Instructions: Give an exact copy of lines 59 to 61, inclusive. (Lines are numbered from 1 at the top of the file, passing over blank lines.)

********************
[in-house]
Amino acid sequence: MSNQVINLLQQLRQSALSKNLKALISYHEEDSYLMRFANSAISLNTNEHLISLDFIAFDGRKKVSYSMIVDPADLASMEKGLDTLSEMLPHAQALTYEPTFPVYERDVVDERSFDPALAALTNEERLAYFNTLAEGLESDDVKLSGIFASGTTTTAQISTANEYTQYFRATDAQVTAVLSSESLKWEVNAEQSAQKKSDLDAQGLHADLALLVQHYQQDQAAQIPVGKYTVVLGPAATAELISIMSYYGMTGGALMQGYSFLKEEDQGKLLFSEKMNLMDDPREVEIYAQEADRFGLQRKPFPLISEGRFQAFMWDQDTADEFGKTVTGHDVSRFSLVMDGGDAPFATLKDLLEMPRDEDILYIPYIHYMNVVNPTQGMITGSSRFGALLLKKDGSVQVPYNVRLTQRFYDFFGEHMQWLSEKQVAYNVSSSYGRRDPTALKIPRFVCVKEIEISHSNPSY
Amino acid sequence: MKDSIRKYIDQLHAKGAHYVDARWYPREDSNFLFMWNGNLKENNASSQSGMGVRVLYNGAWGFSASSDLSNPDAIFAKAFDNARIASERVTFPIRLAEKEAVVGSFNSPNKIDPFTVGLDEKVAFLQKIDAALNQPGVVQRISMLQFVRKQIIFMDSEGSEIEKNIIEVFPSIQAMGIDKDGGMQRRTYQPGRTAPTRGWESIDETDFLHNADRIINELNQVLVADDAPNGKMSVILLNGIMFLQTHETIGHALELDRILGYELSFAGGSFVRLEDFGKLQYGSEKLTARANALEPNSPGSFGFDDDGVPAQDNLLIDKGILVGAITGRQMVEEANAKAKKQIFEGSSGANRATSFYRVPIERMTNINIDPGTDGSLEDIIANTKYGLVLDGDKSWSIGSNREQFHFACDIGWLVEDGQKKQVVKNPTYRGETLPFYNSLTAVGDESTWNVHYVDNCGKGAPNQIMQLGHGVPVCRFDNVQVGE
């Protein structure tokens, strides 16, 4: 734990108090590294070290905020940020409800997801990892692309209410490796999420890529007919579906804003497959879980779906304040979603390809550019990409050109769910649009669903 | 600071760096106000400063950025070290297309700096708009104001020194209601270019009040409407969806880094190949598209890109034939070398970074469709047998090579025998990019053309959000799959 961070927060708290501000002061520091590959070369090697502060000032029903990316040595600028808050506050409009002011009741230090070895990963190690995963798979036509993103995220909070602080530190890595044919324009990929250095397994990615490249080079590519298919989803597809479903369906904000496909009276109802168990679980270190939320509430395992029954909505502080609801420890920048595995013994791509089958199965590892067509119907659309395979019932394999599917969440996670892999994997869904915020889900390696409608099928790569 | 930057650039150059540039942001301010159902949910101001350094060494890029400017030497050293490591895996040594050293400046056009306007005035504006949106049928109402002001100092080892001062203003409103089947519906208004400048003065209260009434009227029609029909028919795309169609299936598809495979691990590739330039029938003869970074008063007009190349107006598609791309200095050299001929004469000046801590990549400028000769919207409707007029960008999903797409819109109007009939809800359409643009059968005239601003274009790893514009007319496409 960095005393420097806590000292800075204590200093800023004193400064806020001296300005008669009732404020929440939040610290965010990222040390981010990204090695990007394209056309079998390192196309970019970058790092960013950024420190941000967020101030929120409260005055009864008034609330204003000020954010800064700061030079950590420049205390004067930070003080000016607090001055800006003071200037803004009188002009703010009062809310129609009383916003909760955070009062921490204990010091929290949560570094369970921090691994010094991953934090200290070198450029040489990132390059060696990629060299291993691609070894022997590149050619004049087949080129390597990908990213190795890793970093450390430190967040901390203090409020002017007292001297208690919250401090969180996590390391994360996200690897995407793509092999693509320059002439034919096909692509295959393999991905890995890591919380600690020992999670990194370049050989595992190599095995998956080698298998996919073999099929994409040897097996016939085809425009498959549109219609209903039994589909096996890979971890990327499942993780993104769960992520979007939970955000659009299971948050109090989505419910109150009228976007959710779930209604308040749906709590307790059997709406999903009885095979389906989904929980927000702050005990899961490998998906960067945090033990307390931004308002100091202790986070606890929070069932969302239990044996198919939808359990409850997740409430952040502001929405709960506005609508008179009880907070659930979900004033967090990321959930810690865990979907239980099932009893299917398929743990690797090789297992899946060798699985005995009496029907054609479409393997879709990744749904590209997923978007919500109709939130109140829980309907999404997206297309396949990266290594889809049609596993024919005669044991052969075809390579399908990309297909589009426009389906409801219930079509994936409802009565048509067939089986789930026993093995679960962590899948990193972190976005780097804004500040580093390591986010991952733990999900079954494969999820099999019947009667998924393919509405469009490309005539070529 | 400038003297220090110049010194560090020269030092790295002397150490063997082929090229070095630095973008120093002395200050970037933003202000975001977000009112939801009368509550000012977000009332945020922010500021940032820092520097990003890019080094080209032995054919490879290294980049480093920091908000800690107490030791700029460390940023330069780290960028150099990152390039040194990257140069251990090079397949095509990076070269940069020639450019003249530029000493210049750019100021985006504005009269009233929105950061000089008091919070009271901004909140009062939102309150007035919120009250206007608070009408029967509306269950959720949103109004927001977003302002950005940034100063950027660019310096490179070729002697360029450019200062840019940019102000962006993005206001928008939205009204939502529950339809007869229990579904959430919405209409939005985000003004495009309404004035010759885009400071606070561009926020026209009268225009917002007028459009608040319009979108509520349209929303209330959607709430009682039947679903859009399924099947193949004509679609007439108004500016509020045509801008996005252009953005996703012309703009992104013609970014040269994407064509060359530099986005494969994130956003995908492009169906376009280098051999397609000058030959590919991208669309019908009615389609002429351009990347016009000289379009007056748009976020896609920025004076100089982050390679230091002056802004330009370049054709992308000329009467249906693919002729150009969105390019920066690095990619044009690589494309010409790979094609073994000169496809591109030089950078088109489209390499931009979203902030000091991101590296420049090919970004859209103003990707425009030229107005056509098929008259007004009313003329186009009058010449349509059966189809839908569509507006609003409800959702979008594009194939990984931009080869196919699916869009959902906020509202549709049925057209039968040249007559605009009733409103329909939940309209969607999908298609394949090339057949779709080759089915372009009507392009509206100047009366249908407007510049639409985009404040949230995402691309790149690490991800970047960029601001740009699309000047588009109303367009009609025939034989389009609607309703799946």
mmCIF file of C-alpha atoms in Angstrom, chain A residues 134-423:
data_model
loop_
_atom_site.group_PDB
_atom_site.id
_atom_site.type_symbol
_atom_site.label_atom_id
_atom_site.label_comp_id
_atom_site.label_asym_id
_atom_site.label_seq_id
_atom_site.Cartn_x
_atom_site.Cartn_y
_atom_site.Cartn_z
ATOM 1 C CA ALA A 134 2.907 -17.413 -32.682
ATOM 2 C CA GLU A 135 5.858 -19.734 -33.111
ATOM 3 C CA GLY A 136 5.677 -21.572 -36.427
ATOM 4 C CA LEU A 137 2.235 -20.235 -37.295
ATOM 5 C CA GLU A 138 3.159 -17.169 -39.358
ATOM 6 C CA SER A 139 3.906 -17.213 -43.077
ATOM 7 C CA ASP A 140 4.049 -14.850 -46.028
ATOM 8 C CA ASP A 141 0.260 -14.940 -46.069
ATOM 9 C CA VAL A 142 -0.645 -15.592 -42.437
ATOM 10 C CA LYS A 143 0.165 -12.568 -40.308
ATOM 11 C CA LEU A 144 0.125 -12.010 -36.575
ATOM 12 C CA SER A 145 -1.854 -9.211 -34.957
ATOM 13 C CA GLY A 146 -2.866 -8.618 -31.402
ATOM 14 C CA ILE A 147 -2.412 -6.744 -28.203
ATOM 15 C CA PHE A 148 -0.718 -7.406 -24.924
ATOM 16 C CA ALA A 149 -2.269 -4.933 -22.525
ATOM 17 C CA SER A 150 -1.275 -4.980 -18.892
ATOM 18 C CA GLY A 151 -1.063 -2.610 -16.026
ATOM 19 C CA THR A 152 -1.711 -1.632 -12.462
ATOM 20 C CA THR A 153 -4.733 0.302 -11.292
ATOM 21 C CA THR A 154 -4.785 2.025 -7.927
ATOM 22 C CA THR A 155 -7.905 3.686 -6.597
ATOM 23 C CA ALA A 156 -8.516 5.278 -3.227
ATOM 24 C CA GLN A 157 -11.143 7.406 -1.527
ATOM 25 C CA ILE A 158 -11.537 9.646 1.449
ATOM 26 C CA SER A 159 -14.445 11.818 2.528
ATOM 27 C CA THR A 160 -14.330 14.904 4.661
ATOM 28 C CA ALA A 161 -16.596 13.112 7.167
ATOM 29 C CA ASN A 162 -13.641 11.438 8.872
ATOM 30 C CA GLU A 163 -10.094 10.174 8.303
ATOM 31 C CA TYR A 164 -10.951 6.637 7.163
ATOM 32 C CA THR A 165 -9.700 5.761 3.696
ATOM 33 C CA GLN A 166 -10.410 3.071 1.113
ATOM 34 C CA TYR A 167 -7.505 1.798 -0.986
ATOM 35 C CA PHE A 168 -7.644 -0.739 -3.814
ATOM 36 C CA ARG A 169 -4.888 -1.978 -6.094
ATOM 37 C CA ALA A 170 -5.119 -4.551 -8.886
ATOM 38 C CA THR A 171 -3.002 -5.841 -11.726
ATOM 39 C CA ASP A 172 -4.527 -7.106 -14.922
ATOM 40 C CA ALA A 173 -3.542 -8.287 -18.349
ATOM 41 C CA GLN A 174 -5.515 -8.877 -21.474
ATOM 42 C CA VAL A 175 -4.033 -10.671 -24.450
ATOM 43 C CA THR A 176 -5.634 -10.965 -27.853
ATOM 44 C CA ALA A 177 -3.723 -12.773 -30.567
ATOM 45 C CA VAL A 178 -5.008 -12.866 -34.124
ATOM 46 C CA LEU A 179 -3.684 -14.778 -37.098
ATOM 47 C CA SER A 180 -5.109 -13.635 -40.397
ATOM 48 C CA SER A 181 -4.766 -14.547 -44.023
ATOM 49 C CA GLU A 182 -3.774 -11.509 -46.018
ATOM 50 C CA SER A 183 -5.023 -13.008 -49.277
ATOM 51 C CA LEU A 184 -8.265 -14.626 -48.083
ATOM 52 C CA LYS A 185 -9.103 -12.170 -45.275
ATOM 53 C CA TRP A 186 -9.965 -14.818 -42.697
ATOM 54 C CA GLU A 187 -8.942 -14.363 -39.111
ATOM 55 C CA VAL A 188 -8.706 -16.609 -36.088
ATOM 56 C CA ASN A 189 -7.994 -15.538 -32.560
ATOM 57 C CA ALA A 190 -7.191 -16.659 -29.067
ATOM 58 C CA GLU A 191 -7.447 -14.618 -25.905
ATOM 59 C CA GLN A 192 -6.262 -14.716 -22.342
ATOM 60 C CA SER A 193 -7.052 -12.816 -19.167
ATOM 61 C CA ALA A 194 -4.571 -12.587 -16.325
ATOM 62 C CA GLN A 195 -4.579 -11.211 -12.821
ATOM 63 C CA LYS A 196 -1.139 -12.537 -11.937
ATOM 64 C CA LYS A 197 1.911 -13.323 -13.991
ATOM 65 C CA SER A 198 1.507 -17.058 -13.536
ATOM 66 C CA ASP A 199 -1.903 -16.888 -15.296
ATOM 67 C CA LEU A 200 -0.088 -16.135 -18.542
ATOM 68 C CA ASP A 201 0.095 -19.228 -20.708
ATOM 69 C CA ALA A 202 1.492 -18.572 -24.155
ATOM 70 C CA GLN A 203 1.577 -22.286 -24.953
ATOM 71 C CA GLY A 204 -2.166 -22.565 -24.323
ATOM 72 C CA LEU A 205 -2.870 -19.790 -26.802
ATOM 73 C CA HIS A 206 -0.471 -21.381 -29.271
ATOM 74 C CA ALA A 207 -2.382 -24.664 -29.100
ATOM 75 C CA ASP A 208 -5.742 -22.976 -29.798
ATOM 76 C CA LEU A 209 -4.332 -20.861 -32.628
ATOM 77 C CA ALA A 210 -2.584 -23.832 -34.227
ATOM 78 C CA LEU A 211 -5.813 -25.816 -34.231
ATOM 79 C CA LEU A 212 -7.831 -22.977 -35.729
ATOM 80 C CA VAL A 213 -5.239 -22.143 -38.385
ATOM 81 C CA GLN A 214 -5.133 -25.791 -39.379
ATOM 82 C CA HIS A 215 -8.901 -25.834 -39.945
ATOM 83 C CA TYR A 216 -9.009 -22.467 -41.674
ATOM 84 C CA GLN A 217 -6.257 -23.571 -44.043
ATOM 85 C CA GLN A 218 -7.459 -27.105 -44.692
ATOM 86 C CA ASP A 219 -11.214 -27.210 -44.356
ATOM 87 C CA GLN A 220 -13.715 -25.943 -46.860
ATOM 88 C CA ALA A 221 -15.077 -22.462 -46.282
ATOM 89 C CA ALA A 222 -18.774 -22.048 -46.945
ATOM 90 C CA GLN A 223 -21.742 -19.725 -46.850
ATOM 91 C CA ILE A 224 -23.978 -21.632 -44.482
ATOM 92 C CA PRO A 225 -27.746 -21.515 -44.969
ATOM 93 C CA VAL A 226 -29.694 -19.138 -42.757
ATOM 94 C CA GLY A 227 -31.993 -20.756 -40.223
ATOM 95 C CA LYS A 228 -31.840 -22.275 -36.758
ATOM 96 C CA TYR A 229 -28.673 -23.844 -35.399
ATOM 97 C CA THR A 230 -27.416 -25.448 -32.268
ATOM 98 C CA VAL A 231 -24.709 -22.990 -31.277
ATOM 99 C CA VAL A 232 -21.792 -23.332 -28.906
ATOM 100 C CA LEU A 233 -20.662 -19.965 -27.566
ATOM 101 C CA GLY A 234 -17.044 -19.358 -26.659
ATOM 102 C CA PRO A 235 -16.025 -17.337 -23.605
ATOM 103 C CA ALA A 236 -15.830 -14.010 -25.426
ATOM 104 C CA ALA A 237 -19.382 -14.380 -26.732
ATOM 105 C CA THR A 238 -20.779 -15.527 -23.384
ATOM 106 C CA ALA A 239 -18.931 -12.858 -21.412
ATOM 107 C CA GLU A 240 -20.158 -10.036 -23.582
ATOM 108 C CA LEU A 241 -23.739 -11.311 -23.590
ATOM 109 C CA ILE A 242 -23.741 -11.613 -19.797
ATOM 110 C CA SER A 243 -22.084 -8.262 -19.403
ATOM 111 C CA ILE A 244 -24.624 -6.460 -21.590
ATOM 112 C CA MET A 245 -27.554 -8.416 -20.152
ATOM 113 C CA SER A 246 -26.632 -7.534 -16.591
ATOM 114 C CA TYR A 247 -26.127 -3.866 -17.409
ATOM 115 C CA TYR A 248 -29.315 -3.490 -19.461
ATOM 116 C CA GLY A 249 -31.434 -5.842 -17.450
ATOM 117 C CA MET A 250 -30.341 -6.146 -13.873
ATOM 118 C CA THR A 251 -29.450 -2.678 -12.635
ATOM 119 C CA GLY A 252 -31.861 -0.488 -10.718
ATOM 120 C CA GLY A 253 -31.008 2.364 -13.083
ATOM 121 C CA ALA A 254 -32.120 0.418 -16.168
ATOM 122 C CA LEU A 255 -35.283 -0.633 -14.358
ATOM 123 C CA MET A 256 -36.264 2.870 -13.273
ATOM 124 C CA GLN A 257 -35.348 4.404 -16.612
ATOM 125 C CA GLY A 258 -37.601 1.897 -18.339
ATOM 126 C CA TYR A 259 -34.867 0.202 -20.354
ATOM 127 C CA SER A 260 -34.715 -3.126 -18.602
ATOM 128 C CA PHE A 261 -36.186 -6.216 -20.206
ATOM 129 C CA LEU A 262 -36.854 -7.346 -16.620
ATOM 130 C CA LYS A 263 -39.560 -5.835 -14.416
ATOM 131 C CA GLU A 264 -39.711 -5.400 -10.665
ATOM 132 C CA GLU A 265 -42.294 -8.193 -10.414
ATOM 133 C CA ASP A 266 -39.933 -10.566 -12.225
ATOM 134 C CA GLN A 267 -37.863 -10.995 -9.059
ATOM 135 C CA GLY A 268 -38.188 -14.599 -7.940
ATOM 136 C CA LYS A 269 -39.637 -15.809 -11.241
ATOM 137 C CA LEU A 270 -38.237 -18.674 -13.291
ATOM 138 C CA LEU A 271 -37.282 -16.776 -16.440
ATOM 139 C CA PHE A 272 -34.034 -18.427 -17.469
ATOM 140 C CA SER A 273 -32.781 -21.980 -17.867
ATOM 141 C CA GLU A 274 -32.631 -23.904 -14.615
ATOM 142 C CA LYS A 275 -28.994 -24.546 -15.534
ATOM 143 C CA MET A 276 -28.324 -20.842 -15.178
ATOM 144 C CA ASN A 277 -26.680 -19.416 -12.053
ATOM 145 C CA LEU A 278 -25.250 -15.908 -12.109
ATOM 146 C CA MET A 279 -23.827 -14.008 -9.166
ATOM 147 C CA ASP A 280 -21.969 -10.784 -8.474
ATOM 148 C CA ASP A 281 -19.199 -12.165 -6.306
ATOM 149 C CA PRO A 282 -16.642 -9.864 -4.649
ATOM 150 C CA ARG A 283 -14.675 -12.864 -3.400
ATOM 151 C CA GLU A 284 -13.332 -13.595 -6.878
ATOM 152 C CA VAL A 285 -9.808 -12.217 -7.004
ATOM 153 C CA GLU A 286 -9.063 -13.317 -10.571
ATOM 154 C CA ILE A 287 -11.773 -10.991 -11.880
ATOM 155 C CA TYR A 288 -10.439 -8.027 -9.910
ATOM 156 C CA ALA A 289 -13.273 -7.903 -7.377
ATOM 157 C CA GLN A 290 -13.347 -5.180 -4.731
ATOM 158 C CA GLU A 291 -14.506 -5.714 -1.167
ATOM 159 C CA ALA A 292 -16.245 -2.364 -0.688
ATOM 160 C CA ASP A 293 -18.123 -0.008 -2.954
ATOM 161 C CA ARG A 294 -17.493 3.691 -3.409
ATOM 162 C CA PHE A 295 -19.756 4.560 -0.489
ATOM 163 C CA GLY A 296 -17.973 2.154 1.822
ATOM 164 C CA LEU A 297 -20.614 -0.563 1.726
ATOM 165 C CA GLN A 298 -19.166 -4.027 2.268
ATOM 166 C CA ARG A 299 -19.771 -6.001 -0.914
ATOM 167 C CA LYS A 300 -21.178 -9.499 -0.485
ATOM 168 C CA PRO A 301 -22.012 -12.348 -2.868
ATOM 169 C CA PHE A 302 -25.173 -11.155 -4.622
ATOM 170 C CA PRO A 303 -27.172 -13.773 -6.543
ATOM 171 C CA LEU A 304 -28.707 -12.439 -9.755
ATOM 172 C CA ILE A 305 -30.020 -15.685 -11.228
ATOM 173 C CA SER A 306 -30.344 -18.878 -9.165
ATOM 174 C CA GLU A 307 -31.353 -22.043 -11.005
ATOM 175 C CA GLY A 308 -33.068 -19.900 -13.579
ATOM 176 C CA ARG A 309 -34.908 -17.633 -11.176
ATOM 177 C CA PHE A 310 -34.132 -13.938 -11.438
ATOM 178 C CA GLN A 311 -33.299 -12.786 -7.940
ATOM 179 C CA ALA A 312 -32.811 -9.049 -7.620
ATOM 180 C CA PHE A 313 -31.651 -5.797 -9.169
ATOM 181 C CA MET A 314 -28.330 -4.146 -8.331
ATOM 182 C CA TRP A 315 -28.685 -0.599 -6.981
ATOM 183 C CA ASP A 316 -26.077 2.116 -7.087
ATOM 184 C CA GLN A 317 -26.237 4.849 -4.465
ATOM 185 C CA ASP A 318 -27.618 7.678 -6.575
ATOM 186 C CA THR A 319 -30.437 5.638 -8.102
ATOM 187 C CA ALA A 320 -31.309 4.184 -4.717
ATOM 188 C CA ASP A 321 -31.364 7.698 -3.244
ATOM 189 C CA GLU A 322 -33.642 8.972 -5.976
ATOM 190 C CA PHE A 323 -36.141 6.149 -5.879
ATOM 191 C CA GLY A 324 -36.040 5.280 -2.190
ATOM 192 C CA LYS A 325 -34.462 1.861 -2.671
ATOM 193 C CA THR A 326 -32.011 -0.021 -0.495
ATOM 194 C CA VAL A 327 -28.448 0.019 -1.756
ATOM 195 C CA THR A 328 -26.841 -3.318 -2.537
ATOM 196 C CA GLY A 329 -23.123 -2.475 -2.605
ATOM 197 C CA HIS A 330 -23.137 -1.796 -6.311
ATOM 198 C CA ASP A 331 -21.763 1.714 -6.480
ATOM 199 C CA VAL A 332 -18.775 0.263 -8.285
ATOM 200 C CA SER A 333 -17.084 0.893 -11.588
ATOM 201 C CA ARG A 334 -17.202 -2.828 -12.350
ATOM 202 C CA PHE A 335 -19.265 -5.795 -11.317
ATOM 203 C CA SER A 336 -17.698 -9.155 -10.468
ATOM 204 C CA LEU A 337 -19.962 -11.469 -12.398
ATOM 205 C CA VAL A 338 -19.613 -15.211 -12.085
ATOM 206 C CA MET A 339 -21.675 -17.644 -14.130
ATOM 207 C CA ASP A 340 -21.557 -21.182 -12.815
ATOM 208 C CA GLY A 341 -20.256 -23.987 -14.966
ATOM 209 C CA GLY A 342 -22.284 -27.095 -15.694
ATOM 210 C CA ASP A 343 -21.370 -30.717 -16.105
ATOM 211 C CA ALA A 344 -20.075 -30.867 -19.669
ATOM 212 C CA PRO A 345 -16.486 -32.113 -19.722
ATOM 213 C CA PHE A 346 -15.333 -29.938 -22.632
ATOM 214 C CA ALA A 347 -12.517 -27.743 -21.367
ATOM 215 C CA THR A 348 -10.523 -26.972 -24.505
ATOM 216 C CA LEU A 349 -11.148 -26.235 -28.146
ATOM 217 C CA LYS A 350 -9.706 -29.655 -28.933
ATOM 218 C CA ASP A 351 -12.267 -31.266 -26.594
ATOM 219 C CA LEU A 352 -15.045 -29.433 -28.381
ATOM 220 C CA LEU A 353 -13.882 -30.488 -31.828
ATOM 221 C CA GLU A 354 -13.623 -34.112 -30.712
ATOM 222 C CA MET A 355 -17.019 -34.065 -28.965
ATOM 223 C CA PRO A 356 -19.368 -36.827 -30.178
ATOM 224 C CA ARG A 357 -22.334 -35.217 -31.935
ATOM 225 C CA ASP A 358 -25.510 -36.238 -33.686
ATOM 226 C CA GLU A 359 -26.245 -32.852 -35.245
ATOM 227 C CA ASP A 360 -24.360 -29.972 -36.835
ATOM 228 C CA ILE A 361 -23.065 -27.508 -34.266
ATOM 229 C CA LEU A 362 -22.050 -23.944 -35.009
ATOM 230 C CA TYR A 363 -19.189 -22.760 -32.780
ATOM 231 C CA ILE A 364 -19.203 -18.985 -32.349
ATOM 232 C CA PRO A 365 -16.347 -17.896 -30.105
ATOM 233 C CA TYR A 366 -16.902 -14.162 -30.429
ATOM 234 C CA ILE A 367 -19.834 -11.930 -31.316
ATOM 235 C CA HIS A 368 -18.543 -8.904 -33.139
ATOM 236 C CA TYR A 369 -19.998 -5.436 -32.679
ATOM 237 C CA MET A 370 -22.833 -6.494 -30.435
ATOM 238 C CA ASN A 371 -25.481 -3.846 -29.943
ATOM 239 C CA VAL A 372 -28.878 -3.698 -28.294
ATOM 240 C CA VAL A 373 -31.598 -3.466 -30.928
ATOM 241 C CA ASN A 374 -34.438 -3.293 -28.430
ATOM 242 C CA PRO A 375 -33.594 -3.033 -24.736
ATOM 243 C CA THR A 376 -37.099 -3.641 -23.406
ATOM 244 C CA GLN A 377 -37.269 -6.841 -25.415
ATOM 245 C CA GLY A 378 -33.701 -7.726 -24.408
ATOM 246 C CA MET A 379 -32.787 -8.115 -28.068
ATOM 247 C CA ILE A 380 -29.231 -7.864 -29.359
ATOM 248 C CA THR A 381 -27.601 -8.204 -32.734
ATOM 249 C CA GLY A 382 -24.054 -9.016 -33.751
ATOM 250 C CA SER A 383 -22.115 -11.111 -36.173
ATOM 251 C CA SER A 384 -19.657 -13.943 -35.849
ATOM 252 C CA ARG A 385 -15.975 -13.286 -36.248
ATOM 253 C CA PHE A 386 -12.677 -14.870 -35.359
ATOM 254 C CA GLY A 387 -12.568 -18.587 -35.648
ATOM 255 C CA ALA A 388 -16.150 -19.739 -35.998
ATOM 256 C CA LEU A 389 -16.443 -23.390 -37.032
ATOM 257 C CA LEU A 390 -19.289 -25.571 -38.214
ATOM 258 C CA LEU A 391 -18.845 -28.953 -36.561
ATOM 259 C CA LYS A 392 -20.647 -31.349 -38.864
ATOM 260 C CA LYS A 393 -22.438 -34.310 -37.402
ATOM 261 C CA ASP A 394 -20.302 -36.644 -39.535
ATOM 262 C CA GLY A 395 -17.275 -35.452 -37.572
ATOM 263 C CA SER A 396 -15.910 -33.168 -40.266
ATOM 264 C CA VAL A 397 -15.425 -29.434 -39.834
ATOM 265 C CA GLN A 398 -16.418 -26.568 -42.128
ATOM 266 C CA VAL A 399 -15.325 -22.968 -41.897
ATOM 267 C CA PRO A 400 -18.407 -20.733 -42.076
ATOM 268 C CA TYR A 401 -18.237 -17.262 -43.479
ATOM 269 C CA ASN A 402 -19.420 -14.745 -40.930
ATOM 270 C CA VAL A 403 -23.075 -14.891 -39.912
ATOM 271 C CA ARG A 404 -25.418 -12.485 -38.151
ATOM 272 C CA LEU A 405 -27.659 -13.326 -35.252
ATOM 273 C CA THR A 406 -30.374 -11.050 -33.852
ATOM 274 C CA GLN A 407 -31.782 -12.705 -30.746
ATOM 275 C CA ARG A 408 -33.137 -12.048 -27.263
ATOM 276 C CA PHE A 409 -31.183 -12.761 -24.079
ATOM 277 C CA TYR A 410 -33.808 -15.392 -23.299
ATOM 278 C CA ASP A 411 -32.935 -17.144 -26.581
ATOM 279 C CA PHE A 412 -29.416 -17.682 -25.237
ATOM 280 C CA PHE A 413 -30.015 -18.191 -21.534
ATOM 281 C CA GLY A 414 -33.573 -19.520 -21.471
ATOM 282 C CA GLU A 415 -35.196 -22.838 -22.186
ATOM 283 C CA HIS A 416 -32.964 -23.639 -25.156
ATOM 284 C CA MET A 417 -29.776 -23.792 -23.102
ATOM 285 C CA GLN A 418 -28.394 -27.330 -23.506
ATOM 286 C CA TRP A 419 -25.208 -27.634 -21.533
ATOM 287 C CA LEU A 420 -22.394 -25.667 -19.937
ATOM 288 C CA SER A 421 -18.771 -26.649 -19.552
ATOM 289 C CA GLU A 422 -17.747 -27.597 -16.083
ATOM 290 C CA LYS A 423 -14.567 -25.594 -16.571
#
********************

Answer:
ATOM 42 C CA VAL A 175 -4.033 -10.671 -24.450
ATOM 43 C CA THR A 176 -5.634 -10.965 -27.853
ATOM 44 C CA ALA A 177 -3.723 -12.773 -30.567